If you are using a cash-based accounting method, you record a sale when you receive payment. In this case, you only need to keep two journals (disbursements and receipts) and a ledger at the end of the month. There are two terms you will learn soon enough as a business owner: accounts receivable and accounts payable. Accounts receivable means that you have sold a product or service and have not collected the payment yet. Accounts payable is when your business has purchased a product and service and you owe money to the supplier.
Accrual-based accounting is more useful when affording credit to a client or maintaining a large inventory. In this case, you would enter the expense of the item when it is incurred, regardless of when you make the actual payment. When you make sales on credit, you would enter them into your books as sales and record them on your accounts receivable log. After you receive payment, you adjust your accounts receivable and enter the transaction in your cash receipt journal. When you use credit to purchase inventory, you would make an entry in your accounts payable. You would enter the transaction on your cash disbursement journal when you make a payment.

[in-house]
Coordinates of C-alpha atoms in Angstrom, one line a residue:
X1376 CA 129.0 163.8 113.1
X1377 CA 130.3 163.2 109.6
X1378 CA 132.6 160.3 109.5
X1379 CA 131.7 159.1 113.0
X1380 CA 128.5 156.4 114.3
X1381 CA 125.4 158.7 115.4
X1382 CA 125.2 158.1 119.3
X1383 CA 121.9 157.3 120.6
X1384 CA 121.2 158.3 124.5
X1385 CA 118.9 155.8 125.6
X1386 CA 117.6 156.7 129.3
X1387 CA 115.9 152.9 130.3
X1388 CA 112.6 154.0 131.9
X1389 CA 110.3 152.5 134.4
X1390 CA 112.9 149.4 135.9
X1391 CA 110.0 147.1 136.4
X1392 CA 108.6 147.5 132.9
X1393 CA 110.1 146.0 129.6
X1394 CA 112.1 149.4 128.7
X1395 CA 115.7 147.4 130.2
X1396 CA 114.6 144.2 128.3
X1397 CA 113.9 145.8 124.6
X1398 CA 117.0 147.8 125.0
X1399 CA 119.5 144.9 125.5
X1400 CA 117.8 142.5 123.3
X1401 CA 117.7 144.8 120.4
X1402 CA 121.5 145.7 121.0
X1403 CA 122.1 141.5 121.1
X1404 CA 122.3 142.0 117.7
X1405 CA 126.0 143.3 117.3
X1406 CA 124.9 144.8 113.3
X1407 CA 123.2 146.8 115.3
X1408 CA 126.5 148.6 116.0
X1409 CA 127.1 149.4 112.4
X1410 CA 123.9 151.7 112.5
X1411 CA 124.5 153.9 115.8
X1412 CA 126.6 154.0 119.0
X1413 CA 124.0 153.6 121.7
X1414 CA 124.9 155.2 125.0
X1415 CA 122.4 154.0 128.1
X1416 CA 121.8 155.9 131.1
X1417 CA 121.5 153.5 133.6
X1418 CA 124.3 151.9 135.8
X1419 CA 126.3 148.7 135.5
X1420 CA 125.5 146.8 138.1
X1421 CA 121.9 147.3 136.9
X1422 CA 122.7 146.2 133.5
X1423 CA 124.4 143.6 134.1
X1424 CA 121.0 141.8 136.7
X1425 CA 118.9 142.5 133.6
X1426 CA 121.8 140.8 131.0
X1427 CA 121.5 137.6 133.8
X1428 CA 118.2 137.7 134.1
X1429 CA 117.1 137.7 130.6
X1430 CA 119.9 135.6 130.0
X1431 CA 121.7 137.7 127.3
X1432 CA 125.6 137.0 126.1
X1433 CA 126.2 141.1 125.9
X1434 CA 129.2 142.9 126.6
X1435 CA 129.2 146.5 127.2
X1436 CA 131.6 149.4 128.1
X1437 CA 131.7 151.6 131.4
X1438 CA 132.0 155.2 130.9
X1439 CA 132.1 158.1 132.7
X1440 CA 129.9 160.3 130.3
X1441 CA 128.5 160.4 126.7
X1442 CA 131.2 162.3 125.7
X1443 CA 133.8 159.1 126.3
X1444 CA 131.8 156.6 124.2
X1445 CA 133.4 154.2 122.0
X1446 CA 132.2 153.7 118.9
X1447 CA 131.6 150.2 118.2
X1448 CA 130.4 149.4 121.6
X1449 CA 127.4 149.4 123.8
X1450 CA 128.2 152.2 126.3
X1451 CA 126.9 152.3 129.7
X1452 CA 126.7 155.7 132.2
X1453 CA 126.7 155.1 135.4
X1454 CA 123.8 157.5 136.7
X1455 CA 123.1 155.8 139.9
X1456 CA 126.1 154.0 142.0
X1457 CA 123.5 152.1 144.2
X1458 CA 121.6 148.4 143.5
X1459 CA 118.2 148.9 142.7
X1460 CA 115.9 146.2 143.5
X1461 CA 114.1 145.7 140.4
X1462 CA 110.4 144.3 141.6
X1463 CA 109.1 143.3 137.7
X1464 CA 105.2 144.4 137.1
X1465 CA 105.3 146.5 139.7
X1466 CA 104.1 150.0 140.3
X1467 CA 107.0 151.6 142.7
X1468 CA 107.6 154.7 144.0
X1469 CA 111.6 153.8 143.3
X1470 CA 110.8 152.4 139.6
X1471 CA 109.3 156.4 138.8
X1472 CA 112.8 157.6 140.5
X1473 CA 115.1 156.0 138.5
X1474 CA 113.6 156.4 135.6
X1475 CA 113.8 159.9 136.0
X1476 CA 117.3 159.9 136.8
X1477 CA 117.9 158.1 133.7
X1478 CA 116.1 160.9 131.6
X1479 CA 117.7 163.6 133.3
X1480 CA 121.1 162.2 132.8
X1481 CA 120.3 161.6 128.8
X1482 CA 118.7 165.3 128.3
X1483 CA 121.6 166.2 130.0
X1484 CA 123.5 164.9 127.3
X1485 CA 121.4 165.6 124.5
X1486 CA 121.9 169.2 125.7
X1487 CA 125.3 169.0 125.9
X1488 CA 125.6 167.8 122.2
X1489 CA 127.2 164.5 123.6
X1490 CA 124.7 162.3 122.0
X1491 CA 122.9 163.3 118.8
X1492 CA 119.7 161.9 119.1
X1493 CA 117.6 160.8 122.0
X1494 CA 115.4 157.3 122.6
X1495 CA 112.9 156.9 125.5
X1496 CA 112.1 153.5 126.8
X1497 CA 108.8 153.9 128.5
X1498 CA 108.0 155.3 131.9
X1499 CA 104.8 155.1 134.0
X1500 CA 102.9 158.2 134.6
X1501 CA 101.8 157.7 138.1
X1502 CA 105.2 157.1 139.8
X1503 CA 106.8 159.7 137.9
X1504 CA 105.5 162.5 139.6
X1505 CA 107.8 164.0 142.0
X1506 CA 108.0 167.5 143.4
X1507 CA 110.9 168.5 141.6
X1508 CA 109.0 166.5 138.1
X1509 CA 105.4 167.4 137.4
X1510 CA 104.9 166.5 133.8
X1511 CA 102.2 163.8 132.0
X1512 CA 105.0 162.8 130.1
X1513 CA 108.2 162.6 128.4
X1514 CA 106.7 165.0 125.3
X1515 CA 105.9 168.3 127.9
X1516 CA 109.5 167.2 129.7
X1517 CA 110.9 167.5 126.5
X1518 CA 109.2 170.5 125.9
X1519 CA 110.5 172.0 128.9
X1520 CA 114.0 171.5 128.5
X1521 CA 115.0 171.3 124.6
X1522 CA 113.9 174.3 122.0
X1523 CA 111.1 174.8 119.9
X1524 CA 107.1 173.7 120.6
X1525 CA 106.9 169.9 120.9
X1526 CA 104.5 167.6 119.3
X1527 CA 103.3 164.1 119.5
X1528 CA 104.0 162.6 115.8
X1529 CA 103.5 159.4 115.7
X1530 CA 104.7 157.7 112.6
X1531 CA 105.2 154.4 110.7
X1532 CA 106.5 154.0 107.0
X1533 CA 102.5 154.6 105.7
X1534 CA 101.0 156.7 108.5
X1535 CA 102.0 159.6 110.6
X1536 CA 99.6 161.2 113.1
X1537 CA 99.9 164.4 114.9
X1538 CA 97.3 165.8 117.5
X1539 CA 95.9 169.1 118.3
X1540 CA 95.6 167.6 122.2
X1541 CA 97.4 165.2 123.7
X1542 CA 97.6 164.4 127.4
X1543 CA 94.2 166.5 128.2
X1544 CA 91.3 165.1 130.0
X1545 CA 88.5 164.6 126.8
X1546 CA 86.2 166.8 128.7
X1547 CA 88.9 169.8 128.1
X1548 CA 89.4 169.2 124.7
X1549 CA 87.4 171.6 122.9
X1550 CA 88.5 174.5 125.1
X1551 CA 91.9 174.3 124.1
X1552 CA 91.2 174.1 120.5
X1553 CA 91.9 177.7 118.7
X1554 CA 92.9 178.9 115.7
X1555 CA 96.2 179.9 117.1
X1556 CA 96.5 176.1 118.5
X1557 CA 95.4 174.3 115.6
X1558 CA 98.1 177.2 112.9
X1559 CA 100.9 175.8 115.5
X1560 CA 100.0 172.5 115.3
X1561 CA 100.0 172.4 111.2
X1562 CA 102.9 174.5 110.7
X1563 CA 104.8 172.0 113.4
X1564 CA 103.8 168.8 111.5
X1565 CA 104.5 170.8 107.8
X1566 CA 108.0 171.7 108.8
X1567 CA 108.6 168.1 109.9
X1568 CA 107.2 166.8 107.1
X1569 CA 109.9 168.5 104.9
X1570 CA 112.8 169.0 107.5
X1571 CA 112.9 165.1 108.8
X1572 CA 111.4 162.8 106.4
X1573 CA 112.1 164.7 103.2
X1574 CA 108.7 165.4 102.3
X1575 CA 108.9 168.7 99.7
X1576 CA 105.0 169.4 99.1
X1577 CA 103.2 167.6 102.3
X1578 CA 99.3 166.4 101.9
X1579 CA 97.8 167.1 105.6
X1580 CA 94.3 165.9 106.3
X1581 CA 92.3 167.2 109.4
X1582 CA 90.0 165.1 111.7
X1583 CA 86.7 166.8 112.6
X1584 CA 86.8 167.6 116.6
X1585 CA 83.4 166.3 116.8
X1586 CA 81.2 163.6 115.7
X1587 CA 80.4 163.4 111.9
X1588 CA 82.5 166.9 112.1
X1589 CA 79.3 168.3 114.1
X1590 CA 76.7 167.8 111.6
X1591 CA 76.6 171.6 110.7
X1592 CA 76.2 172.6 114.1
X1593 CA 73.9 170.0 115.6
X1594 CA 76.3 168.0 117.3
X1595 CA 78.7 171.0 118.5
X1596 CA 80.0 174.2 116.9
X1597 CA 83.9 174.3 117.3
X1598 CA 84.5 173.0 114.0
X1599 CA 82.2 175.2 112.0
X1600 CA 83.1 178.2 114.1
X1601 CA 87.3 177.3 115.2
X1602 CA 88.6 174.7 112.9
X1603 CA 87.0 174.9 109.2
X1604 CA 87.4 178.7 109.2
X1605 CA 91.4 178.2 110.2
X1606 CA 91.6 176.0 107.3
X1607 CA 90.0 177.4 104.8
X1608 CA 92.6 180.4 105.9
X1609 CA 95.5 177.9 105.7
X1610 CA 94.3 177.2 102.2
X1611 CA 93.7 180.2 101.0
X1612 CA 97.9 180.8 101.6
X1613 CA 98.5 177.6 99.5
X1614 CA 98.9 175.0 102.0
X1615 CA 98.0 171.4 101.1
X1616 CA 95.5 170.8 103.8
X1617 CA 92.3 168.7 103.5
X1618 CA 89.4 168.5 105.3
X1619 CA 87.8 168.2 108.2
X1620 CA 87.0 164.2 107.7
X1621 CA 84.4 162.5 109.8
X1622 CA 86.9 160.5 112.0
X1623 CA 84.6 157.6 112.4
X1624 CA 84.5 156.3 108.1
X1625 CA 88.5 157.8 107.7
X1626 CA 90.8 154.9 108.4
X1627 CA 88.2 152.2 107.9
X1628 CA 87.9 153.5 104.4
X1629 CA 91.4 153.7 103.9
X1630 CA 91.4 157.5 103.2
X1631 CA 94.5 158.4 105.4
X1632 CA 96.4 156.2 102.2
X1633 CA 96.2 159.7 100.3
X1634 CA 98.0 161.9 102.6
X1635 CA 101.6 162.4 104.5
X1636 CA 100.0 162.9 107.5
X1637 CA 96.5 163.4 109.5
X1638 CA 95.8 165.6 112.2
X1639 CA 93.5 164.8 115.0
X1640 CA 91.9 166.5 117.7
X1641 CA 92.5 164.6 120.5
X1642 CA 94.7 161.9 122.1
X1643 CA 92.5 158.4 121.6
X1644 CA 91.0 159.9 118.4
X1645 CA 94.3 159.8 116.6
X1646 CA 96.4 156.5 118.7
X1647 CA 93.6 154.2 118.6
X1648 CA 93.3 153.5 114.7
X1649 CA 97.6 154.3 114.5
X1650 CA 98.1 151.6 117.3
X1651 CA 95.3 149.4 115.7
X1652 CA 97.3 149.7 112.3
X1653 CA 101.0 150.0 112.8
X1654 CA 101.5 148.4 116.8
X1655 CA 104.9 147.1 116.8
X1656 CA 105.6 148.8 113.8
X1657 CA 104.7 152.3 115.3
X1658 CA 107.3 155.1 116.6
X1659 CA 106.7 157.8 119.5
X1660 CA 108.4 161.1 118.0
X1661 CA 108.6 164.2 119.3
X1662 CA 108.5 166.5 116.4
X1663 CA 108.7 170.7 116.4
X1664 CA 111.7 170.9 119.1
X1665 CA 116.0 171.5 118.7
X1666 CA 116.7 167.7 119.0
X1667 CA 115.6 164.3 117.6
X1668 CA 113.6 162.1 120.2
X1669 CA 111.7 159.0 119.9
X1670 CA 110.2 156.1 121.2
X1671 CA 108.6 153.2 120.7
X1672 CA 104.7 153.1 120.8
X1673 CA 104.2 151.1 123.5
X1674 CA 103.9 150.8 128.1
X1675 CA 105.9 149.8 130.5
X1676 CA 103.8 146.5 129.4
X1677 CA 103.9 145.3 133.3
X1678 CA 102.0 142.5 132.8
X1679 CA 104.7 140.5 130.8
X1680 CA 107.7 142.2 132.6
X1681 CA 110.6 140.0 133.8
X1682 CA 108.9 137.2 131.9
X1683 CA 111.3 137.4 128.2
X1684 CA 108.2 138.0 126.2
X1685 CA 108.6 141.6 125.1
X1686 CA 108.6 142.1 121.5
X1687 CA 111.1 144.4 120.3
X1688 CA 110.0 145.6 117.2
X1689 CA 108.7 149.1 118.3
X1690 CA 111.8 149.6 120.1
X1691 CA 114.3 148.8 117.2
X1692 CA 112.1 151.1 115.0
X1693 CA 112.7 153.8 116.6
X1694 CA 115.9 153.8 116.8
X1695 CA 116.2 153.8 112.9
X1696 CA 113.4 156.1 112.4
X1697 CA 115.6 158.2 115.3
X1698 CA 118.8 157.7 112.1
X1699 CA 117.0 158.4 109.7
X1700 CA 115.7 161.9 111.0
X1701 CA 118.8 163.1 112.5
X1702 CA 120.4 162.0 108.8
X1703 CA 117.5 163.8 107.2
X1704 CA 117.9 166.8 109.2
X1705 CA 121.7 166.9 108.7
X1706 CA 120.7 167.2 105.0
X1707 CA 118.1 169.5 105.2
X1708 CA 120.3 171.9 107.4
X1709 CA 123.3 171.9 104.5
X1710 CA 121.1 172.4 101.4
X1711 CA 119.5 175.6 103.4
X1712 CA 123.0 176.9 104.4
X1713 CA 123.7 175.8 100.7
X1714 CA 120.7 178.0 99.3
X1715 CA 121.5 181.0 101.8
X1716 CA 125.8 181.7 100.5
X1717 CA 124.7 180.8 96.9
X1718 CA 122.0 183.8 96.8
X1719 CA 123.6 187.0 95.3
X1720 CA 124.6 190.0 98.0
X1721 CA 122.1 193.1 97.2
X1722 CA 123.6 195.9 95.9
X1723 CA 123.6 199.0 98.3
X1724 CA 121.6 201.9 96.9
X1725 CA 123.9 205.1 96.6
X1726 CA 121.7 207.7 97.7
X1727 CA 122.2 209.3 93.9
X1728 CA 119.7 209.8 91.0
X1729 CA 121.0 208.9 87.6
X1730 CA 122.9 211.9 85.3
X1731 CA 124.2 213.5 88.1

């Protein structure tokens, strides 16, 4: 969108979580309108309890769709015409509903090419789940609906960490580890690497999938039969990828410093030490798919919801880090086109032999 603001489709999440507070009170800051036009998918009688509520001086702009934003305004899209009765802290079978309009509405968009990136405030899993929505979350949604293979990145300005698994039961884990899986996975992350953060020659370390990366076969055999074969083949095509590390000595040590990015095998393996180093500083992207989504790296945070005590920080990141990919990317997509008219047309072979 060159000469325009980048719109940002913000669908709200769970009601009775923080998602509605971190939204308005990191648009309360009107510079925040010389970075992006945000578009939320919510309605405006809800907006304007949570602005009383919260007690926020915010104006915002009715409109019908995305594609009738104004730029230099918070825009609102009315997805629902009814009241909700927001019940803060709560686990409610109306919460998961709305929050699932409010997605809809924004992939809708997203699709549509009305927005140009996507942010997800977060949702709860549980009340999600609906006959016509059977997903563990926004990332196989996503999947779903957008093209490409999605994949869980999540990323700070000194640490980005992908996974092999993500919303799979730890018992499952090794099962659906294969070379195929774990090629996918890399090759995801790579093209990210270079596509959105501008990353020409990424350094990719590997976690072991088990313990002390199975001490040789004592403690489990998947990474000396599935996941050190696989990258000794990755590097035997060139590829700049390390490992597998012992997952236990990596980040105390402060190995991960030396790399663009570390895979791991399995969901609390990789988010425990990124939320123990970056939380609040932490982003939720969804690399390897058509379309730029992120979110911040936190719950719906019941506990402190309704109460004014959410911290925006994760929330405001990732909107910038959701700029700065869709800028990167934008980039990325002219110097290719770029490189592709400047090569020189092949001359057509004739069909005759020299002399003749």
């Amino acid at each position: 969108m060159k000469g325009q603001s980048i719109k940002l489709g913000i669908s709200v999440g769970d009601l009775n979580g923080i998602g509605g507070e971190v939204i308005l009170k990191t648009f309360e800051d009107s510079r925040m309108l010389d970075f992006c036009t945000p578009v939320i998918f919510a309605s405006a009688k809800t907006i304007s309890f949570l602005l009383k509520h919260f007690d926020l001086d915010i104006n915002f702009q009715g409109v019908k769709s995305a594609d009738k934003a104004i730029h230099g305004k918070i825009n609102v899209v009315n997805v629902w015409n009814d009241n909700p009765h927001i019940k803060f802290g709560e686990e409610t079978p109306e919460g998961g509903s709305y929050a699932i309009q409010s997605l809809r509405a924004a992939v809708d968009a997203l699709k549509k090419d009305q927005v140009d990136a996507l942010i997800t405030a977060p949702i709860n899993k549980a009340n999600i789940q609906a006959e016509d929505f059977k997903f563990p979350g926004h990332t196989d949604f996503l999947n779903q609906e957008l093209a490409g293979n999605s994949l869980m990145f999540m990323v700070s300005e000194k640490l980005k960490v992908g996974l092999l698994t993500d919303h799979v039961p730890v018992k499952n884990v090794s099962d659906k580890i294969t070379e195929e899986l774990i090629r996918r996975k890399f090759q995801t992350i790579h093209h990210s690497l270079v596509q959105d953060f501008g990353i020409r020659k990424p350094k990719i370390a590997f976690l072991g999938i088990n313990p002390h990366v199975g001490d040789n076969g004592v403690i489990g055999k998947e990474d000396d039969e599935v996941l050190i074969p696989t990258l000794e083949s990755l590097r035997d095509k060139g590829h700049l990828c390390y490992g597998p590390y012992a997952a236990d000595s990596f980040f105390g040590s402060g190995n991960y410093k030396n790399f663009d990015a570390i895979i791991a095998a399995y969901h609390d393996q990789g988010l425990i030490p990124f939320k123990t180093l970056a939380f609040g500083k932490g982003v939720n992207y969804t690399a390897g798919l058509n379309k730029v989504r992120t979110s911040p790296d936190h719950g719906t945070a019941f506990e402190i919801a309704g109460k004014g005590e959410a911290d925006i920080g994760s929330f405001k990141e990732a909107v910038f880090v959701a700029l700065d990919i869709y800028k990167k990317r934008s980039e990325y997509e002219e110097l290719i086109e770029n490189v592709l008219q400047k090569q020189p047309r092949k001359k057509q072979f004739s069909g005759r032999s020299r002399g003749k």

Even though the IRS allows for cash-based accounting, the accrual-based method is more accurate and is preferred by most businesses. It takes more work to keep records in accrual-based accounting, but the information will help you make better business decisions because your will have a more accurate picture of the overall financial health of your company.